Our township in particular and the whole area in general, as a result of all the above attractions, has got retirement condos and retirement villages written all over it. We are ideally located for such things. Perhaps even, given our excellent transportation links, commuter villages are a possibility. And if retirement communities were attracted to our area, those retirees would want other things like golf courses, marinas, health care facilities, parks, professional services, good shopping, etc. And having moved out here and set up a home, they don’t change their minds and move out at the drop of a hat. Retirement (or commuter) communities would bring long-term commercial money, long-term tax dollars, stability and hundreds and hundreds of good-paying long term jobs.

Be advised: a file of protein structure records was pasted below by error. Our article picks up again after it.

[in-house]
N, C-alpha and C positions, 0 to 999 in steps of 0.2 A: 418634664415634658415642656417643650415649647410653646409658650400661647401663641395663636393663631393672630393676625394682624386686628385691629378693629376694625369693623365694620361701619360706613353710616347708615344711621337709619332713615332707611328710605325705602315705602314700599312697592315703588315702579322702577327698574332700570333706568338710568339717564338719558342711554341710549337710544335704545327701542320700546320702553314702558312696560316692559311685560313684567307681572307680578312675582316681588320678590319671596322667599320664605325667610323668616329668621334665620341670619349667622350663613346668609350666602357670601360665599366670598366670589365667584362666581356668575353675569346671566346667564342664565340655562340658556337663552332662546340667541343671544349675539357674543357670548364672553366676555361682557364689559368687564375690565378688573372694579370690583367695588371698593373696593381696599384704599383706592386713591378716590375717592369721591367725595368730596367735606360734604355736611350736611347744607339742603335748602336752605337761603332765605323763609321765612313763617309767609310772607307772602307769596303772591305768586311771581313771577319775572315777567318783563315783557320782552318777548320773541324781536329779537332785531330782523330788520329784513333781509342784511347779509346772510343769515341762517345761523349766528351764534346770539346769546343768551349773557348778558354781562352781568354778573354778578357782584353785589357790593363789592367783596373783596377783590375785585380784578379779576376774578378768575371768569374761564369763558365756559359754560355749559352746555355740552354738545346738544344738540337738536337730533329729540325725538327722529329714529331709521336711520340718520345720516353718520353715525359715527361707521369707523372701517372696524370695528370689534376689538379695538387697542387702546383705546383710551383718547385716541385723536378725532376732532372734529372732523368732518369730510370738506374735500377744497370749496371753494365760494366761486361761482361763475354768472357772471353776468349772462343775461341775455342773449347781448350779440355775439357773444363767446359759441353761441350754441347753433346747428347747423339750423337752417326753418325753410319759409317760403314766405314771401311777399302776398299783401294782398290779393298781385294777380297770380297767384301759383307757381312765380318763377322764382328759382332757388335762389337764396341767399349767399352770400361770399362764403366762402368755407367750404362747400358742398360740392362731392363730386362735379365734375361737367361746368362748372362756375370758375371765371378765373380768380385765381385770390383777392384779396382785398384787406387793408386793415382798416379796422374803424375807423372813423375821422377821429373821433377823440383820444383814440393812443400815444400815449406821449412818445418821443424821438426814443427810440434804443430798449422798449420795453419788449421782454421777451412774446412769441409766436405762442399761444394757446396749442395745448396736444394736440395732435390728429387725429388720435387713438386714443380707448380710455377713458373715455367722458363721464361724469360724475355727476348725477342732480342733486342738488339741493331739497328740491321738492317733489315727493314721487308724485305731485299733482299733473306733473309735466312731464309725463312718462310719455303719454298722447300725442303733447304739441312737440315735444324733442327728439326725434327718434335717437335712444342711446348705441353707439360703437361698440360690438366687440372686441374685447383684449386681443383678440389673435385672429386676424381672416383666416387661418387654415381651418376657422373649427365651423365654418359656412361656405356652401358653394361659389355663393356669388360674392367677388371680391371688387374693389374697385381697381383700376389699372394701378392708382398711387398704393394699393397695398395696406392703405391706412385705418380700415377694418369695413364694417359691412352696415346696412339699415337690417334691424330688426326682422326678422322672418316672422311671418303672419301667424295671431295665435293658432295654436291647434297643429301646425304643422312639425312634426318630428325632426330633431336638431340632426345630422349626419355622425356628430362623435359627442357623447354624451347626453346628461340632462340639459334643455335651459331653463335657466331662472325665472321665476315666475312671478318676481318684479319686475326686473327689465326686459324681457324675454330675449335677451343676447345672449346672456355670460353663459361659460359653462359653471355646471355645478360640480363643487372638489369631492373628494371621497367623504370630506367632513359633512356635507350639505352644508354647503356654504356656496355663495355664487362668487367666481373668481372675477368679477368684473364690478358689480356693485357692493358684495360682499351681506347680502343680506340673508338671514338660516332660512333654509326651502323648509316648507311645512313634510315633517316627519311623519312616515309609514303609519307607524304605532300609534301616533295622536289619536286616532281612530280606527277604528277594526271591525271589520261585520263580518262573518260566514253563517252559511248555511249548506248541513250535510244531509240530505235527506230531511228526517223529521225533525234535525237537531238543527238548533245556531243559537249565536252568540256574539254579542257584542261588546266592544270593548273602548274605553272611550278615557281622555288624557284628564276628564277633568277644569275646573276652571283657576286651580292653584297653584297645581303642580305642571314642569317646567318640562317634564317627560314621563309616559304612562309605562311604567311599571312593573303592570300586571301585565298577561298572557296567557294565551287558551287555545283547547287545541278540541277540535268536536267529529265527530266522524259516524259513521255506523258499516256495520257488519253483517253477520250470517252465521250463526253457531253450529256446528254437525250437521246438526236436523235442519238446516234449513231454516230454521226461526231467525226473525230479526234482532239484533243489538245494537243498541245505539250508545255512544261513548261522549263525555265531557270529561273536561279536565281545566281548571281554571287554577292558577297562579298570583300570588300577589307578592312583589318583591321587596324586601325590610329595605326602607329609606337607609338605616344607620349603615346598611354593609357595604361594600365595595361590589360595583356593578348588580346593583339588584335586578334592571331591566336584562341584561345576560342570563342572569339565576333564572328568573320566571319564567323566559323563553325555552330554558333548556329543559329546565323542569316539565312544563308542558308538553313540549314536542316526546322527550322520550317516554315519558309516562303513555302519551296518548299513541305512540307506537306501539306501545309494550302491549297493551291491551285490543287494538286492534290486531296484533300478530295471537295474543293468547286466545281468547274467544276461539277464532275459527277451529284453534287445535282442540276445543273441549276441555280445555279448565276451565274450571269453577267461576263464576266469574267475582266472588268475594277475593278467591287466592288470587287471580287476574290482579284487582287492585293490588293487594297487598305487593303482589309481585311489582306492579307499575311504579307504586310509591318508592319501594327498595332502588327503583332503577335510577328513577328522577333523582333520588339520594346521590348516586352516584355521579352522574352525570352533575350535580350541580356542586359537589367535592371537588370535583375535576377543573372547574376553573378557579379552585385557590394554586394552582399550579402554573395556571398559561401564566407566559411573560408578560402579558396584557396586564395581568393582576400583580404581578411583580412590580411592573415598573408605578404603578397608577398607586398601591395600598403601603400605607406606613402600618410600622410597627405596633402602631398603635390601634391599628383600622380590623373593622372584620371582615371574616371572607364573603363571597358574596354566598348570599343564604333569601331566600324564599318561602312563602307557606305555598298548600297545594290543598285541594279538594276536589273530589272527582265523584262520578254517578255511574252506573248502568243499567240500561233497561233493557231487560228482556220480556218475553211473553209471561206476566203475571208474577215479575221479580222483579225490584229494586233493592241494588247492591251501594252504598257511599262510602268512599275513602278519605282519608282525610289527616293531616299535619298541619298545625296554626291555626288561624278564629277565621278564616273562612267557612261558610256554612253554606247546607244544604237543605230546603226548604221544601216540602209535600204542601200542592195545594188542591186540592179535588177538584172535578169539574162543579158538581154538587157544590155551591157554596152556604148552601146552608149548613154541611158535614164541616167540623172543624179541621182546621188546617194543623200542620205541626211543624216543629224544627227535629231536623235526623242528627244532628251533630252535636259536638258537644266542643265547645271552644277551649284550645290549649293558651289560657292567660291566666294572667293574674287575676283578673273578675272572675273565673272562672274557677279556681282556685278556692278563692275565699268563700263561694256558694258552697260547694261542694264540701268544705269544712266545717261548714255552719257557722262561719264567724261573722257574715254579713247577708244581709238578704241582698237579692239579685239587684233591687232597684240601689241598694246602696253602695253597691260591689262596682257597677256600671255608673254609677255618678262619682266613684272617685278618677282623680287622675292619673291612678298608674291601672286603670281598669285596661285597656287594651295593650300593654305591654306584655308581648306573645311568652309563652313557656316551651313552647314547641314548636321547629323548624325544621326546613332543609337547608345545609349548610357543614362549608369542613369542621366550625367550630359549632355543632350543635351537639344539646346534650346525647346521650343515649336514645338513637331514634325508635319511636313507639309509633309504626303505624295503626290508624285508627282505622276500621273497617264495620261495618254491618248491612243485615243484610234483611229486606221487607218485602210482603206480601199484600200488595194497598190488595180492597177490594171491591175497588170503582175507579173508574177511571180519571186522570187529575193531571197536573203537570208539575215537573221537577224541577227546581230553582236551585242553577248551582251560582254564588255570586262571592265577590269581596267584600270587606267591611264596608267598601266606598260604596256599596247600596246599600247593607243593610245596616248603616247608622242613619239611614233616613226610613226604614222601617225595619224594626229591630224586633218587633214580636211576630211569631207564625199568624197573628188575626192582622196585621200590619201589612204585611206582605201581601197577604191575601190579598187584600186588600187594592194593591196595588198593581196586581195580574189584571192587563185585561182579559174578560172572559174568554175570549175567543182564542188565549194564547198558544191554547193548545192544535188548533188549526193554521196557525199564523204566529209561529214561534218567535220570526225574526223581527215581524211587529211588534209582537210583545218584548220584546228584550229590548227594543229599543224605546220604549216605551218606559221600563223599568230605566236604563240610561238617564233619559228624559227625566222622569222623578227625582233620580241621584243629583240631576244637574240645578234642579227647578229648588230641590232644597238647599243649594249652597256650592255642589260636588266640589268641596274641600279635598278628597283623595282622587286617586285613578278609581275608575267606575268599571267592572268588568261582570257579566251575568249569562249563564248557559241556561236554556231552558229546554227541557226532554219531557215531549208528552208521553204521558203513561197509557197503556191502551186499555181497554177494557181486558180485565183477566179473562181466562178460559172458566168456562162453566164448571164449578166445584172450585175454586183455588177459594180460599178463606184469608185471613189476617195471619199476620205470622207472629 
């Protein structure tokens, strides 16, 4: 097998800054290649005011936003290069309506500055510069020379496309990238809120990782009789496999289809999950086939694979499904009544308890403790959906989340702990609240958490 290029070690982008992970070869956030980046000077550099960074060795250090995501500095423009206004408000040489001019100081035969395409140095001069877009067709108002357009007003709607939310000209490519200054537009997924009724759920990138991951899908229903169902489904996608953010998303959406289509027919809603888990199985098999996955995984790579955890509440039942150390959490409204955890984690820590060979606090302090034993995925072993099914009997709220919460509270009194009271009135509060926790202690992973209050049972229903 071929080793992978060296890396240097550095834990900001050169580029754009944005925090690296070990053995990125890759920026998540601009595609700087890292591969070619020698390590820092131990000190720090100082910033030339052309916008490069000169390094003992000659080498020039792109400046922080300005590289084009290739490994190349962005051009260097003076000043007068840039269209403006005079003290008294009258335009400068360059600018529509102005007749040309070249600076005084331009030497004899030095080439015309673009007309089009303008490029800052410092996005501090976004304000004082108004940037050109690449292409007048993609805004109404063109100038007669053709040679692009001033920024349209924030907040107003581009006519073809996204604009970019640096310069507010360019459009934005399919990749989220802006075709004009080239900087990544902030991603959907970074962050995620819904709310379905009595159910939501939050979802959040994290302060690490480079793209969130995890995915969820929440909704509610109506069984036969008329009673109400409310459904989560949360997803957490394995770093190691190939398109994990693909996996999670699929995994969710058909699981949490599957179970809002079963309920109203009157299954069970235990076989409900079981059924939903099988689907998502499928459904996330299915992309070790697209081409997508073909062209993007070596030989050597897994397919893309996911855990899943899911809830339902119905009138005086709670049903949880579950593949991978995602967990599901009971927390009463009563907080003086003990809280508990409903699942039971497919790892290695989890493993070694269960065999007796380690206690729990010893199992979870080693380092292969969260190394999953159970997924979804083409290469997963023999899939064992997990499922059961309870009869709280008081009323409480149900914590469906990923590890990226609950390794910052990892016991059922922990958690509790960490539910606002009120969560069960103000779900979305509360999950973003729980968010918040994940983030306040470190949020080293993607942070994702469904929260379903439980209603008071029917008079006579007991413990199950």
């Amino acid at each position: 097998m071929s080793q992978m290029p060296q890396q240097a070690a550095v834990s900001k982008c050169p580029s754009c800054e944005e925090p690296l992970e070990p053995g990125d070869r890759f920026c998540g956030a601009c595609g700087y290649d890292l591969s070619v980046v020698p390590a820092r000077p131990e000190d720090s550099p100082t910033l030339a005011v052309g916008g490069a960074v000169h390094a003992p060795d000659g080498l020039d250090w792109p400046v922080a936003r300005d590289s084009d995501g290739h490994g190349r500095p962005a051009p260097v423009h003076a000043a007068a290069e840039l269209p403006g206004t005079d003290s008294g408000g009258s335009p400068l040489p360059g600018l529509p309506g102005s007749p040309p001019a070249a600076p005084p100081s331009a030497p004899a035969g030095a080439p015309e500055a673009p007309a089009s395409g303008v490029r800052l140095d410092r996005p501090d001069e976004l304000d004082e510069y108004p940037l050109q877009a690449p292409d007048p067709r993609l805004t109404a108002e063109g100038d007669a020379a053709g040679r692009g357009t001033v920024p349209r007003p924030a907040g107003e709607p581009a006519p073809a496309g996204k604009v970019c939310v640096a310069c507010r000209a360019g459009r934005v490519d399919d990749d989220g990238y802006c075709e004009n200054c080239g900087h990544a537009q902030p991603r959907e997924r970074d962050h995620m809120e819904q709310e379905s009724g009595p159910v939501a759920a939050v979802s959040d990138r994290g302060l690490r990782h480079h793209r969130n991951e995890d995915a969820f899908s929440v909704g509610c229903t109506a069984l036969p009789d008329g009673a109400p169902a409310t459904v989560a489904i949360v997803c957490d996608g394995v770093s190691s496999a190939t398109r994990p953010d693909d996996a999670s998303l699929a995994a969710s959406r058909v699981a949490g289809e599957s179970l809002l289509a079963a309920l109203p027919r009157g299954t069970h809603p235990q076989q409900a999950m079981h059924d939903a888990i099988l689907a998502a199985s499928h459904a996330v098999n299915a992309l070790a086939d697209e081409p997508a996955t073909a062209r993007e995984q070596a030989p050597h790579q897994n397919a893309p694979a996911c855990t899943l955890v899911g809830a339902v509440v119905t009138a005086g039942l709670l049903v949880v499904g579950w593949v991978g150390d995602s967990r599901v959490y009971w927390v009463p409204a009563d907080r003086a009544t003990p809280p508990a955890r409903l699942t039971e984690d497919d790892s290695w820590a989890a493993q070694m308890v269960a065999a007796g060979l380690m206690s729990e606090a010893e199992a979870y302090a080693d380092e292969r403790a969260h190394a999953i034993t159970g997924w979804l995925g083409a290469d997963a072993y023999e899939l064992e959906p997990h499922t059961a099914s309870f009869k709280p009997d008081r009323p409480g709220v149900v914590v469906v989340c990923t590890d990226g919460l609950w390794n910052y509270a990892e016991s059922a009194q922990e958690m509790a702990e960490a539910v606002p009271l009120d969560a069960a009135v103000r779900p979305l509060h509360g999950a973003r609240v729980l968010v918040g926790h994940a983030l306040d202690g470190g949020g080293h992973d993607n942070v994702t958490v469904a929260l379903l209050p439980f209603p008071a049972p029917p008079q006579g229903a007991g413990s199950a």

The end game? Yes, we are going to be developed, like it or not. But we could keep our beautiful countryside, our clean air and river. You would still be able to stand on Vankleek Hill and see much the same beautiful view as you can see right now.So what did the last batch of politicians come up with? A cement plant.

They went for a cement plant? The biggest, ugliest, dirtiest industrial dinosaur around? A polluter of epic proportions that routinely trashes environments as a normal business practice? Why not just opt for a nuclear waste dump and finish us off altogether?

A cement plant? Forget green and beautiful. Forget clean air and water. Forget happy, prosperous communities and above all, forget hundreds of well-paying, long-term jobs in construction, service industries, tourism, professional offices and the like. Nothing develops anywhere within eye sight (or smell) of a cement plant. In fact, just the opposite happens. And when, several years back, a cement plant company showed up with a bag full of promises, some local mayors voted in favour of a needed zoning change to see the project move forward.